Minnesota is known for its pristine waters, but our namesake river is anything but.
When GoMN interviewed Minnesotans who are paddling to protect our rivers earlier this year, all of them said that the Minnesota River looked really dirty.
A new study from the Minnesota Pollution Control Agency (MPCA) confirms that.
The study, which was based on recent water monitoring and decades of research, found that the river faces several water quality issues. The Minnesota River "strains under pressure from its geology, surrounding land use and changing climate," the MPCA says.
And while there are some areas that show improvement, officials say overall, the river is unhealthy, and it'll take a lot of work to clean it up.
The study found four major pollutants: sediment that clouds the water and harms river life, phosphorus that contributes to dangerous algae growth, and nitrogen and bacteria, which pose health risks to people and animals.
The MPCA says 35 percent of the sediment comes from farm fields, which is not surprising because more than 80 percent of the land in the Minnesota River basin is used for agriculture.
"Since that’s the majority land use, that’s where most of the work needs to be done," the agency says.
The other major pollutants – phosphorus, bacteria, and nitrate – can also be linked to agriculture practices as well as wastewater from treatment facilities.
Nitrate levels are especially a growing concern because of the Minnesota River’s influence on drinking water in the Mankato area, the MPCA says.
Researchers found that over the last 80 years, water flows have doubled on the river, which plays a big role in all of these problems.
"There’s more rain, more artificial drainage, and not enough places to store this water. Worse yet, the landscape is naturally vulnerable to erosion," the agency said.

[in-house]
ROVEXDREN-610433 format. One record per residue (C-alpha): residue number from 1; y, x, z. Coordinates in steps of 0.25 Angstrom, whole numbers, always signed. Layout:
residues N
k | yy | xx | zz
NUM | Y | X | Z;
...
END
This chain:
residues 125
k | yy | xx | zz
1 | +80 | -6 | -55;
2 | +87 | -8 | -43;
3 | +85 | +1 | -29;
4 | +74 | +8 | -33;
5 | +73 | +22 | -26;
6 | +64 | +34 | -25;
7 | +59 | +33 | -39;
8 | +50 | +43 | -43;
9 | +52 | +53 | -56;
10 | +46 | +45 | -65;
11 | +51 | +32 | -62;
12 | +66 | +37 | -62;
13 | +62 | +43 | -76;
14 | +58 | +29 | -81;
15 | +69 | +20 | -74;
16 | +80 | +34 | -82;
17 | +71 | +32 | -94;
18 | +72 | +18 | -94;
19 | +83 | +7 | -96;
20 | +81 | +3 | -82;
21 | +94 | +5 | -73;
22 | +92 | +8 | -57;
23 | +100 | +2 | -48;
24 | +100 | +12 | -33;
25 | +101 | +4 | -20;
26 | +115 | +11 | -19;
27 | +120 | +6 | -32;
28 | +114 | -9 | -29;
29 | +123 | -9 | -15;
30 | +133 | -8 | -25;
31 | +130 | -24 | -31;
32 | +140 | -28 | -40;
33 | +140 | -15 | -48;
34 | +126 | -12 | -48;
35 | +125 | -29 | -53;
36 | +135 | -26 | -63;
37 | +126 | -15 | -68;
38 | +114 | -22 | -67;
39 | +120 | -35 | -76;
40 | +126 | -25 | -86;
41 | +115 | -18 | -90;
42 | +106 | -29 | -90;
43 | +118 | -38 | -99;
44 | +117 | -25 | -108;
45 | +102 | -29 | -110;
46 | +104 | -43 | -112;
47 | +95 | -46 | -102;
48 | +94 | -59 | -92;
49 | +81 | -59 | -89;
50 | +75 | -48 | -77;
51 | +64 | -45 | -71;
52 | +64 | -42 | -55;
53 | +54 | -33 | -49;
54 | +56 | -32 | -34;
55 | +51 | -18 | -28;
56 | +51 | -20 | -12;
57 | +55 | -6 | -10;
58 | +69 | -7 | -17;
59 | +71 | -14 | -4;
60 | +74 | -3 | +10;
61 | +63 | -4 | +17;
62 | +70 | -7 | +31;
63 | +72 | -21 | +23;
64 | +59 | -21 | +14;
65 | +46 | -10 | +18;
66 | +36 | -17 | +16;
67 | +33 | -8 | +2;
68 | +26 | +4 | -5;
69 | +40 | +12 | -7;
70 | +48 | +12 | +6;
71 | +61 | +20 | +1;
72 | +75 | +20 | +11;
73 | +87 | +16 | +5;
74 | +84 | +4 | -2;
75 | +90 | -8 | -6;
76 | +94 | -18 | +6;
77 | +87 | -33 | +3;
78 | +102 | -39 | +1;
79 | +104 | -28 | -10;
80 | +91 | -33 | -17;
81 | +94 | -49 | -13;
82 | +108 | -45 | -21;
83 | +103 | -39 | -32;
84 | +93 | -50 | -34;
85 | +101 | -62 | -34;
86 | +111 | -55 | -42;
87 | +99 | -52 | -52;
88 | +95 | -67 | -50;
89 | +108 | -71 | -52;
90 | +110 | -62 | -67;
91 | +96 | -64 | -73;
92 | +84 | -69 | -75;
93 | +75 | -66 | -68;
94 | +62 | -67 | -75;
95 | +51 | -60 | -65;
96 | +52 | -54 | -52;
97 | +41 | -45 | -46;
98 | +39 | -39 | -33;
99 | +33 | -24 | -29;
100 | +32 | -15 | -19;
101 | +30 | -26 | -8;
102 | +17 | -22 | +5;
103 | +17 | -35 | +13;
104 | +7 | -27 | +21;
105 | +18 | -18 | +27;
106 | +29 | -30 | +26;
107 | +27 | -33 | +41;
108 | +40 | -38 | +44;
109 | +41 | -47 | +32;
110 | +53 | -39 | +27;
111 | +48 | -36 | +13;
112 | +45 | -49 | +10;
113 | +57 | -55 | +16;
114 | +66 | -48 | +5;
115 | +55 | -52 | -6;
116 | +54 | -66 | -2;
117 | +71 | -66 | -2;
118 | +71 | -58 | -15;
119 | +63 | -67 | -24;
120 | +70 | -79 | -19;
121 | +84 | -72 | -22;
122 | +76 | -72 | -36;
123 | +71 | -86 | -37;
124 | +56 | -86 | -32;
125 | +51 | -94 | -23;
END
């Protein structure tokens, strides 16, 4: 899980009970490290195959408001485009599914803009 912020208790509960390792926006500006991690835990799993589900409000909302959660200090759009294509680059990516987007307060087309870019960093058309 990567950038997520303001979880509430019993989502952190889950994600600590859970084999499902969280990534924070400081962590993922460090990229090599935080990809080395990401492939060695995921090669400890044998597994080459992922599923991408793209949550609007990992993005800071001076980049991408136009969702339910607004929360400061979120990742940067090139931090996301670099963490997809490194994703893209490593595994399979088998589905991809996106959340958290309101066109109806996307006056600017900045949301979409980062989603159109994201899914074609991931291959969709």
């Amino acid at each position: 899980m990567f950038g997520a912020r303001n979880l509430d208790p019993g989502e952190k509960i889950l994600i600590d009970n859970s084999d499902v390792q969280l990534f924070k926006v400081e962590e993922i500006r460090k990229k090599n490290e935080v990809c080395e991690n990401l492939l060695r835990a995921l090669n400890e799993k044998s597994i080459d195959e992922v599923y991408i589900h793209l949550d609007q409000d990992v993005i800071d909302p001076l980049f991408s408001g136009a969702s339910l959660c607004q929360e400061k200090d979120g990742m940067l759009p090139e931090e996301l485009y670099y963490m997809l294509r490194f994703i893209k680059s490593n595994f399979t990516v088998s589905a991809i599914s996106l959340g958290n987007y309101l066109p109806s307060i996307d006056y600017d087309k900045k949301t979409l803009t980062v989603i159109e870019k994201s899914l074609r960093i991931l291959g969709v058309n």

The water quality issues in the Minnesota River are causing problems for other rivers too.
The report shows that the river, which begins at Big Stone Lake in western Minnesota, and flows 335 miles across the state to the Mississippi, is the largest contributor of Mississippi River sediment and nutrient pollution.
There are signs of progress
Some good news: the report found that fish populations are generally considered healthy throughout the river.
And some types of fish that were once in decline – like the blue sucker and lake sturgeon – appear to be rebounding.
More farmers are exploring and using conservation practices, and local watershed organizations help landowners with water quality projects.
There's also a lot less phosphorus in the water than there used to be. The MPCA says that's because wastewater treatment facilities are complying with tighter permit limits.
Still, the agency says we need to do more to protect river life and recreation.
Restoring the water quality will depend on individual and group actions, as well as changes in government policies and programs, the MPCA says.
“There are no magic solutions. Government alone cannot solve this. This study informs us to focus our actions, and people must work together to find solutions,” Glenn Skuta, director of the MPCA watershed division said in a news release.
You can read the full report here.